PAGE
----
With maturing U.S. unconventional basins such as the Permian and Eagle Ford in Texas rolling into full field development mode, questions are being asked about just how much industry truly knows about what it happening below ground following the completion of a horizontal well.
 
Simple formulas would dictate a certain land parcel with wells spaced at a certain distance would yield a specific potential for produced volumes; however, operators trying to get the most out of their acreage are finding some of their spacing recipes are too aggressive—and the wells are actually interacting with each other in negative ways.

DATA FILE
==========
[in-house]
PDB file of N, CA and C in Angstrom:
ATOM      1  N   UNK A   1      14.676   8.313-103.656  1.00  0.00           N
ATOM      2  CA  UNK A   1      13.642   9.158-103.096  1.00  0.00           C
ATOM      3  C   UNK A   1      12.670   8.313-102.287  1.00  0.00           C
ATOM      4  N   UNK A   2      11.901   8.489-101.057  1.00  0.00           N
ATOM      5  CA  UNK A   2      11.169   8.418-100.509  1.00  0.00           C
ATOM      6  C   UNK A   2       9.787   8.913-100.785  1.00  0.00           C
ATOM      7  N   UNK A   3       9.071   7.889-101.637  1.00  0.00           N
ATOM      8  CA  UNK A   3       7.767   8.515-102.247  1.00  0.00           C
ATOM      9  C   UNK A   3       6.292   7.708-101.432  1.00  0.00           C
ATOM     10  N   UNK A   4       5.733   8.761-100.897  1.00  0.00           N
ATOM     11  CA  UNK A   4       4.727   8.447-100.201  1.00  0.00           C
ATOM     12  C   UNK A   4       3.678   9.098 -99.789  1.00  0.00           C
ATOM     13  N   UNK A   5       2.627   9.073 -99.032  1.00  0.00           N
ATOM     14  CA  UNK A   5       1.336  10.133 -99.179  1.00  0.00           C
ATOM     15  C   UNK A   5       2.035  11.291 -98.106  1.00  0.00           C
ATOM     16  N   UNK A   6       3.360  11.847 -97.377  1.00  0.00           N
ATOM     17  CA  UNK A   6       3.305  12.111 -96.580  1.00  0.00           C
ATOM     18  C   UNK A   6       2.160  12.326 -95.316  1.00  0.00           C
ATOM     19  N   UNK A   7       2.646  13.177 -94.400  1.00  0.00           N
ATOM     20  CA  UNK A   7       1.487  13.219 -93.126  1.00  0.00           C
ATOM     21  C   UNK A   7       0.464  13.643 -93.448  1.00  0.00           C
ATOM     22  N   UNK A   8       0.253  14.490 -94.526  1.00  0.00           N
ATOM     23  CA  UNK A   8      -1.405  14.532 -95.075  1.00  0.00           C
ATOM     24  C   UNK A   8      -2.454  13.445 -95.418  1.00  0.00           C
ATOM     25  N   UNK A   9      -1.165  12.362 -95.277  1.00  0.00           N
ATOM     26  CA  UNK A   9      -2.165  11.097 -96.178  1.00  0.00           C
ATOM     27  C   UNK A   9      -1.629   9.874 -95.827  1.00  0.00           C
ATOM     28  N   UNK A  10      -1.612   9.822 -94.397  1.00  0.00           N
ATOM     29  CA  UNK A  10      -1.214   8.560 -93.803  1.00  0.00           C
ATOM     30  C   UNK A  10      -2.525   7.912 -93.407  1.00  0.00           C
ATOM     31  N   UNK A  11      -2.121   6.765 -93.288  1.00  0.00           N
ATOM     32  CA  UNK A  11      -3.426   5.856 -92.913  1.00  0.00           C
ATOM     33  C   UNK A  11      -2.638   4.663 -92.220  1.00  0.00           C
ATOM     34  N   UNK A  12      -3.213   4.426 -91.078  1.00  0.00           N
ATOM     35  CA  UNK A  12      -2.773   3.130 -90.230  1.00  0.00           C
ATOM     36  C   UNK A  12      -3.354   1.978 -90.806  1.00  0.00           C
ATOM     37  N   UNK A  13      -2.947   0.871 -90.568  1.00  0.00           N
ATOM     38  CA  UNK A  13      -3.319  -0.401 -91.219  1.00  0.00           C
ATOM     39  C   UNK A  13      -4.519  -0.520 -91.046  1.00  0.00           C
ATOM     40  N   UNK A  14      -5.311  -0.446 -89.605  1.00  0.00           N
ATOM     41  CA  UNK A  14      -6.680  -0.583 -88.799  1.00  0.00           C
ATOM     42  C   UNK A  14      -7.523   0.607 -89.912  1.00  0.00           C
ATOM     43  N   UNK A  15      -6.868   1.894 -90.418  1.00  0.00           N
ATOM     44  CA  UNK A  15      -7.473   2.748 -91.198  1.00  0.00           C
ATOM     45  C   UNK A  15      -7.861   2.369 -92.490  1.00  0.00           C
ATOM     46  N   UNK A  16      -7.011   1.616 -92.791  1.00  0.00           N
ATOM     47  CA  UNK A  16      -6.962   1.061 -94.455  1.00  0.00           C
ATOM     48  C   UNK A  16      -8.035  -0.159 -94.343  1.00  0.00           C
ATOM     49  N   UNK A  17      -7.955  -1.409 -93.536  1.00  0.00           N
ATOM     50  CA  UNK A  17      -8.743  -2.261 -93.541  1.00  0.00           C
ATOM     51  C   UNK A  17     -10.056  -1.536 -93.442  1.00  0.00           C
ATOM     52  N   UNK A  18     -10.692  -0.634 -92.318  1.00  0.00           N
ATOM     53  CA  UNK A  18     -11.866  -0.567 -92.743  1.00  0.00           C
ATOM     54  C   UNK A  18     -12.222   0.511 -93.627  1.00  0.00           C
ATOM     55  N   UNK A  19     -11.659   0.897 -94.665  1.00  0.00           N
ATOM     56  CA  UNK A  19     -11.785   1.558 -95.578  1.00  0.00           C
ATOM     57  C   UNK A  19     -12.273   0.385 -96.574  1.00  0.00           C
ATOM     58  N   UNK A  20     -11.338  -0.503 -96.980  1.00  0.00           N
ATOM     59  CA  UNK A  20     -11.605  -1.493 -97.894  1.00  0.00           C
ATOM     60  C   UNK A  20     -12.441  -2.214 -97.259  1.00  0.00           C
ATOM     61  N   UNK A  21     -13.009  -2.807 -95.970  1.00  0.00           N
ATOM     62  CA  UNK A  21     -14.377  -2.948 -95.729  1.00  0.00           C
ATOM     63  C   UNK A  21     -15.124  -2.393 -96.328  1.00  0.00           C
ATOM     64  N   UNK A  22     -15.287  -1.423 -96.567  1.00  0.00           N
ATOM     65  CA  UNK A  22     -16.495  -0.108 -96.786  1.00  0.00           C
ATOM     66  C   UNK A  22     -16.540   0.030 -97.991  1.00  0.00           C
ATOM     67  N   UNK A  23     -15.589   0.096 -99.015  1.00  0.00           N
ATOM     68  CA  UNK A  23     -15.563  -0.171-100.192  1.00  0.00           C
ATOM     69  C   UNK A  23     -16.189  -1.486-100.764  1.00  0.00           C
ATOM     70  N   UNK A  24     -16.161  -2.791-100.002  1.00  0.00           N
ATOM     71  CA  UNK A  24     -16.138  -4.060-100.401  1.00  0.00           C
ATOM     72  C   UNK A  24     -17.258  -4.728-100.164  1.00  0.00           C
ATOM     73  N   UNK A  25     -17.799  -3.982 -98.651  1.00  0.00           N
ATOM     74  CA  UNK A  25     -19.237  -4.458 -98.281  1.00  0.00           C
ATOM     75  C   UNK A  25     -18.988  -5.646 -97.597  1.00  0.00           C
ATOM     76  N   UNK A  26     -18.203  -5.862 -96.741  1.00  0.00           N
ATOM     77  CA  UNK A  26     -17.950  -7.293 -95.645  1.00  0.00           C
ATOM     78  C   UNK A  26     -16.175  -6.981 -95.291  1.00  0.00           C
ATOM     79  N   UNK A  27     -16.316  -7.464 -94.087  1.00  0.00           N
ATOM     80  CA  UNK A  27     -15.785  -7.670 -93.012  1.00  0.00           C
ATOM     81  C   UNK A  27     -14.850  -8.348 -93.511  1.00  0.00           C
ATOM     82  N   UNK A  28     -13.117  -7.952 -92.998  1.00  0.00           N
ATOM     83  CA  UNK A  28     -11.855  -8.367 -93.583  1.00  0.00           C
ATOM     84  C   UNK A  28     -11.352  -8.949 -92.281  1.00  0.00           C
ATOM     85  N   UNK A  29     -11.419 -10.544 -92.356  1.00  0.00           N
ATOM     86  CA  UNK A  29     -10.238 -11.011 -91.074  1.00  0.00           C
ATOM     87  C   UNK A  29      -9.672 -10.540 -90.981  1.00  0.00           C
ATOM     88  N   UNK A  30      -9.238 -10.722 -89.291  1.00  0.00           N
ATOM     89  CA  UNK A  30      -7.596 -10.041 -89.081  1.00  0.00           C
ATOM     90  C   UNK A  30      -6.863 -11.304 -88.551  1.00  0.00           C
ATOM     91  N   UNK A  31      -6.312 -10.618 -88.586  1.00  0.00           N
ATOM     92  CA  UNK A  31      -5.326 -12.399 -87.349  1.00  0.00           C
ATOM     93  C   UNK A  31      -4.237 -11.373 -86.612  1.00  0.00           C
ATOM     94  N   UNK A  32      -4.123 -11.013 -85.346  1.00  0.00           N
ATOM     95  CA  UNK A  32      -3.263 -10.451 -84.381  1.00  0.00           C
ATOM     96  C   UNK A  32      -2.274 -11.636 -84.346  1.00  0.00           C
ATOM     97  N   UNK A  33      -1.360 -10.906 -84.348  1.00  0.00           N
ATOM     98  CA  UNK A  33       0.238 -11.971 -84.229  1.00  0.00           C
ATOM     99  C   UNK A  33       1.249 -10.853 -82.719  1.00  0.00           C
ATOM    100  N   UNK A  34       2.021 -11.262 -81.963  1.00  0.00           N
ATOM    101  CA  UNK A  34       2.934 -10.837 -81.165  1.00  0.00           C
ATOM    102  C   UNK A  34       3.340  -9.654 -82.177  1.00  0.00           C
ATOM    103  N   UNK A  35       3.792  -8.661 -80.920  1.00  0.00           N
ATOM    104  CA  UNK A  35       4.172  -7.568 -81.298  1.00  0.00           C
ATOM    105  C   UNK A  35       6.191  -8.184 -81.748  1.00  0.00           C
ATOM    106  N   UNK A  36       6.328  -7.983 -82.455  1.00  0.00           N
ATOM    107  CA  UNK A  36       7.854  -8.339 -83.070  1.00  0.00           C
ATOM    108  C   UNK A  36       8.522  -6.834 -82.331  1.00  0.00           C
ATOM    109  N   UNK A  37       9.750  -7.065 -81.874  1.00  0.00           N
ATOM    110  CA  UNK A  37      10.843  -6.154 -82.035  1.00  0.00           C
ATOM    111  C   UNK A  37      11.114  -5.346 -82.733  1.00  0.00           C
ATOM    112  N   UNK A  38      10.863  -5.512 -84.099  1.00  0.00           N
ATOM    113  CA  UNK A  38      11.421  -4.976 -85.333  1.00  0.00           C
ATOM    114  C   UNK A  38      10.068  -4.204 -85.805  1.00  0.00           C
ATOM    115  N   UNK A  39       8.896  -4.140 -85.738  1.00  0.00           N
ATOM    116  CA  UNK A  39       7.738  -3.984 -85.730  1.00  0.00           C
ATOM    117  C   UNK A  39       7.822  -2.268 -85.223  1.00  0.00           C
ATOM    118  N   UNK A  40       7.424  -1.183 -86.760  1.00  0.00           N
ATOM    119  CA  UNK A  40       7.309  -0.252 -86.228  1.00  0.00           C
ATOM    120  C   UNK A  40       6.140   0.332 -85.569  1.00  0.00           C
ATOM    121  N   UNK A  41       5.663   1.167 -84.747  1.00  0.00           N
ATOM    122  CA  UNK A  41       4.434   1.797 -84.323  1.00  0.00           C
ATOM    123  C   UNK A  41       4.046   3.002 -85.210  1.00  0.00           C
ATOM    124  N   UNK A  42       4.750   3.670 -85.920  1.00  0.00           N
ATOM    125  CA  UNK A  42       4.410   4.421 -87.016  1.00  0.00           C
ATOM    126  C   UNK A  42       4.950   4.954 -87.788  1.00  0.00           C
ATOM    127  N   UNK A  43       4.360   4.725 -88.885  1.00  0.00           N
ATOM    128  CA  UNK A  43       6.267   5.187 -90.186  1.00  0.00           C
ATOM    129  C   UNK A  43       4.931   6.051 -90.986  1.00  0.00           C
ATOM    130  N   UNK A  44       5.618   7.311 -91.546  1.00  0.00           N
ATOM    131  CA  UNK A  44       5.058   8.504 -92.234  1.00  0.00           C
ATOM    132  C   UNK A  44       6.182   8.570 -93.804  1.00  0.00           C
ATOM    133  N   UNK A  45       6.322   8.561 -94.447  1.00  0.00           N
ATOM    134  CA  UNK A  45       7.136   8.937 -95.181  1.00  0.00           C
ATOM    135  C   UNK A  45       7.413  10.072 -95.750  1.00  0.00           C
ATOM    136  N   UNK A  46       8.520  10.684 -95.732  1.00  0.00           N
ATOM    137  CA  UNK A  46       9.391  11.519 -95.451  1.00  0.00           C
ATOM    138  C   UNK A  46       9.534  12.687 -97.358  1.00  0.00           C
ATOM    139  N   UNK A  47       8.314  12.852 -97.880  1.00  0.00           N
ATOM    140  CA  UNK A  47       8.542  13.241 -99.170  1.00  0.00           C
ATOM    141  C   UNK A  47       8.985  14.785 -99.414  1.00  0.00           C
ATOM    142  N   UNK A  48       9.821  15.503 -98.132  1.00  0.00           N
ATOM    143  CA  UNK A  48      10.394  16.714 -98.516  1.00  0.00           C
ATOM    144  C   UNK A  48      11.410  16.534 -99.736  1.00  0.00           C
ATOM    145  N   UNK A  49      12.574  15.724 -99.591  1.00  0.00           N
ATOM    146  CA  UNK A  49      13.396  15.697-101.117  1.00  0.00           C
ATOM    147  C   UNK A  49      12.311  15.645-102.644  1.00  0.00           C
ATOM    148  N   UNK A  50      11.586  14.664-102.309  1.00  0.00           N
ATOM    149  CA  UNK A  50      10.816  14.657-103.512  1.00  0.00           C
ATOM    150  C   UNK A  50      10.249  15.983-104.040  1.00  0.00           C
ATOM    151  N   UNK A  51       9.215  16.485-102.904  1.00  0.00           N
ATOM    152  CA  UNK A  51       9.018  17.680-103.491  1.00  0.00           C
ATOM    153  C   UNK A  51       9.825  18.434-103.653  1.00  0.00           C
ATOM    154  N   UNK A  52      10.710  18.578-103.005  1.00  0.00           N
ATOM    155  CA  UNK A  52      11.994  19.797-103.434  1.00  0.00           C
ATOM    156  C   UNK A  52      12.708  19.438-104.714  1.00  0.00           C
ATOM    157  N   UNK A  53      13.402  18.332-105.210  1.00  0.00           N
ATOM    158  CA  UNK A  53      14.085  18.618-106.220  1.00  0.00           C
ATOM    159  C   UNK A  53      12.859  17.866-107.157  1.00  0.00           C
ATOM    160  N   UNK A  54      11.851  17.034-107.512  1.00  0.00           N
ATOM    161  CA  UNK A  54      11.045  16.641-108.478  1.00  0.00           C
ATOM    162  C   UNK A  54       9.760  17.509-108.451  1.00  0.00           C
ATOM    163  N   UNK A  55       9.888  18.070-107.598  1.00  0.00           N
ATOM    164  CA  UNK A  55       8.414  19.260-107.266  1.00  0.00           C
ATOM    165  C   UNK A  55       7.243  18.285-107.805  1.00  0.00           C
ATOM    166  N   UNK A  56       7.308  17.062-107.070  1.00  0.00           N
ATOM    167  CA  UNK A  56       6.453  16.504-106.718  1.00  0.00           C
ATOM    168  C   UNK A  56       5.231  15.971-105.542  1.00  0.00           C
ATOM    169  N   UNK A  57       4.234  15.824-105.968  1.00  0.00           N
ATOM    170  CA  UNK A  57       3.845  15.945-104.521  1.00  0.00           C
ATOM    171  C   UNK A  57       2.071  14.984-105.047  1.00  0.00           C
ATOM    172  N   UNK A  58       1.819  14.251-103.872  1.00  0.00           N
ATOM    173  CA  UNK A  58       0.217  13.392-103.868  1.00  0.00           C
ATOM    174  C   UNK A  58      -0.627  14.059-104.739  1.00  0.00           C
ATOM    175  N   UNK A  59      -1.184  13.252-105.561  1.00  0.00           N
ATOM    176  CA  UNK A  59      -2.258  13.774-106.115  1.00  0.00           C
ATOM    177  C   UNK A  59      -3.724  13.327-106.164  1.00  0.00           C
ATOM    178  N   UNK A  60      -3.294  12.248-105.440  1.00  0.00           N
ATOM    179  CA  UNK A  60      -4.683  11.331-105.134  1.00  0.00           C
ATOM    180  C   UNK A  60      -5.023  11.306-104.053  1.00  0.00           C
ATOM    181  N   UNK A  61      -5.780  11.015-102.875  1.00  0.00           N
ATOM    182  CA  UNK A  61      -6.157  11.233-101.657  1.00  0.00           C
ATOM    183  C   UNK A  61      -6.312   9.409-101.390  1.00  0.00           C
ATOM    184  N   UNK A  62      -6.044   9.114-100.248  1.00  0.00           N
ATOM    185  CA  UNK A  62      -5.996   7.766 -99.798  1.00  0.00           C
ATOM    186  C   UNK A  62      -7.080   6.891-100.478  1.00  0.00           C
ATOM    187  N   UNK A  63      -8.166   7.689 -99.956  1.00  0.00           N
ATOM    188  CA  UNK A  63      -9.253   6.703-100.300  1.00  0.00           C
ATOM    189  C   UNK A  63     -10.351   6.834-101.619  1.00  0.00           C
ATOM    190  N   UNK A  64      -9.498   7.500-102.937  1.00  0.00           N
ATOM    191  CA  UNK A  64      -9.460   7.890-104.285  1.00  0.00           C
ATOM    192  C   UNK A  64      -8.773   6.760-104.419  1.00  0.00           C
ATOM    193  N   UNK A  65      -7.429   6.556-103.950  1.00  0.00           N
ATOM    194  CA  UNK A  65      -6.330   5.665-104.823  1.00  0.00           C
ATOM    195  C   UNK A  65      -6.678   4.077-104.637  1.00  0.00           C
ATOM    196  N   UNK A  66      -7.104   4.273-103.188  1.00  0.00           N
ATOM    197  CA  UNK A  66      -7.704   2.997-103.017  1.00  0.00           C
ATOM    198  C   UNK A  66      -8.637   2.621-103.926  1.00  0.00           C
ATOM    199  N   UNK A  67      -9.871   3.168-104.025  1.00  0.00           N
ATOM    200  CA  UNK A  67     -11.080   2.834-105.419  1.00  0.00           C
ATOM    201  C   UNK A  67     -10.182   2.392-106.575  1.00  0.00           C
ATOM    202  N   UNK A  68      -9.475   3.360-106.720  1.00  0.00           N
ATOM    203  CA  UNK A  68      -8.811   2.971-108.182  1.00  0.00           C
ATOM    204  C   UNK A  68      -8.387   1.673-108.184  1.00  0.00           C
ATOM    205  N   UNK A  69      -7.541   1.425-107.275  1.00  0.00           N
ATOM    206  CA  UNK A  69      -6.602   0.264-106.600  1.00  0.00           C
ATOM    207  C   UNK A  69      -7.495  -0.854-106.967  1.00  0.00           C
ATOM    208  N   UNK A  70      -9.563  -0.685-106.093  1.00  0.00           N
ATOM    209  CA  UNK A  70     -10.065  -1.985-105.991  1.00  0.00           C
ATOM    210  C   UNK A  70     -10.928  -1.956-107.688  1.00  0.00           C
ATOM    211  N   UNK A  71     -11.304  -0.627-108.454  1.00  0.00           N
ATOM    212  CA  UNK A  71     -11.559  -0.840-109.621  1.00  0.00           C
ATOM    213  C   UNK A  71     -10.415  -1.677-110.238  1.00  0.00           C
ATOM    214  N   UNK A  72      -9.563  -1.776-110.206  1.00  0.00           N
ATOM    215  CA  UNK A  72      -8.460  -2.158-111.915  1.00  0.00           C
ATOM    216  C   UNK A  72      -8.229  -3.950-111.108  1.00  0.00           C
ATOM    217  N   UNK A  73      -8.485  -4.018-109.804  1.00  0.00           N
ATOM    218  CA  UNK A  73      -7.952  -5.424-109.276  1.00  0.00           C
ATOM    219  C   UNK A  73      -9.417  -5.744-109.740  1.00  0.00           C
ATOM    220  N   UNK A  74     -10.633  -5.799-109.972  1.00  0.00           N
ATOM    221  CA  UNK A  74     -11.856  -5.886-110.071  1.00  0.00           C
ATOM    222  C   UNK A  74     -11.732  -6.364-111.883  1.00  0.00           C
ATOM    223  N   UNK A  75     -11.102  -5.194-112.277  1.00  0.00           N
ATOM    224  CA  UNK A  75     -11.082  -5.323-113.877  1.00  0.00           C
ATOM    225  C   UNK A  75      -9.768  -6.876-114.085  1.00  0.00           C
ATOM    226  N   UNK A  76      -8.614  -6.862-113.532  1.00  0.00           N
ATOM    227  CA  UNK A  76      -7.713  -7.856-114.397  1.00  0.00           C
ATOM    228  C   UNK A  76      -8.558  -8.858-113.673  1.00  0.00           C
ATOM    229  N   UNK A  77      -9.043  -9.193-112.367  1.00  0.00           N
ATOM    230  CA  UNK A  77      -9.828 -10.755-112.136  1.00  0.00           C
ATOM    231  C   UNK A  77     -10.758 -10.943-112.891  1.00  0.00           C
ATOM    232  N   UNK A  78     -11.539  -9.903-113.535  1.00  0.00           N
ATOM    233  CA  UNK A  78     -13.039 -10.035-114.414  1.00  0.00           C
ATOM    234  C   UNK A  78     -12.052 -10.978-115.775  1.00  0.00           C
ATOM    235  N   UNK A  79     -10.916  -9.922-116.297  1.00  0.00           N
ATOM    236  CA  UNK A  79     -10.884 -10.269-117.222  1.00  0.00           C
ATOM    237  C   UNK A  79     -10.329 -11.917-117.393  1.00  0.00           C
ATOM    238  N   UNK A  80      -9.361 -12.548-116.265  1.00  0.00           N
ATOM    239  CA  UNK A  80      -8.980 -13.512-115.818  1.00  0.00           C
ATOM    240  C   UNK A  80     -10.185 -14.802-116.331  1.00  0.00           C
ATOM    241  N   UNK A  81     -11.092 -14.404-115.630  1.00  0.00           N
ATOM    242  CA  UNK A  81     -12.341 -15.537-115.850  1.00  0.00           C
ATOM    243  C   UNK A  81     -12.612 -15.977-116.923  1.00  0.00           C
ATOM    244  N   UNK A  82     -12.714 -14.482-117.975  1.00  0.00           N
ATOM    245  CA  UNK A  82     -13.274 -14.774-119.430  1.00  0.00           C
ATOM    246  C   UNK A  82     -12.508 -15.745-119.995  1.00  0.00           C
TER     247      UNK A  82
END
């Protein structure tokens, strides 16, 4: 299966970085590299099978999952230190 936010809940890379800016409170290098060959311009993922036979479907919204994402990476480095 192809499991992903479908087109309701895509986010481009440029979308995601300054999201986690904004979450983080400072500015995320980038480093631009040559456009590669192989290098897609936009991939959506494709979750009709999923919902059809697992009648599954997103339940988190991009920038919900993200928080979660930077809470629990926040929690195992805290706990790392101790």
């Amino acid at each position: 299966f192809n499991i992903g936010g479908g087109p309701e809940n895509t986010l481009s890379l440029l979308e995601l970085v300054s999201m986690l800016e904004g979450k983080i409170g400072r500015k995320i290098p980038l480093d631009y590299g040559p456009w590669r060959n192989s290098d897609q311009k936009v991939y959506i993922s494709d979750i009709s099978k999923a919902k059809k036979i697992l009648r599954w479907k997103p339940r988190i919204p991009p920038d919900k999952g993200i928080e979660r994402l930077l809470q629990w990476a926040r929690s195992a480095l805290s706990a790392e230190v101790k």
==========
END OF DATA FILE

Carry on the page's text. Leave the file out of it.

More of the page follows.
“Even though we’ve drilled thousands of wells, the large resource area, the heterogeneous distribution of the rock properties, the large range of fluid types, the continuous evolving of completion designs…we don’t know what we’re doing,” Peter Duncan, president and CEO of MicroSeismic Inc., concluded to attendees at the recent Hart Energy Well Interference Forum, part of the DUG Eagle Ford Conference and Exhibition in San Antonio.

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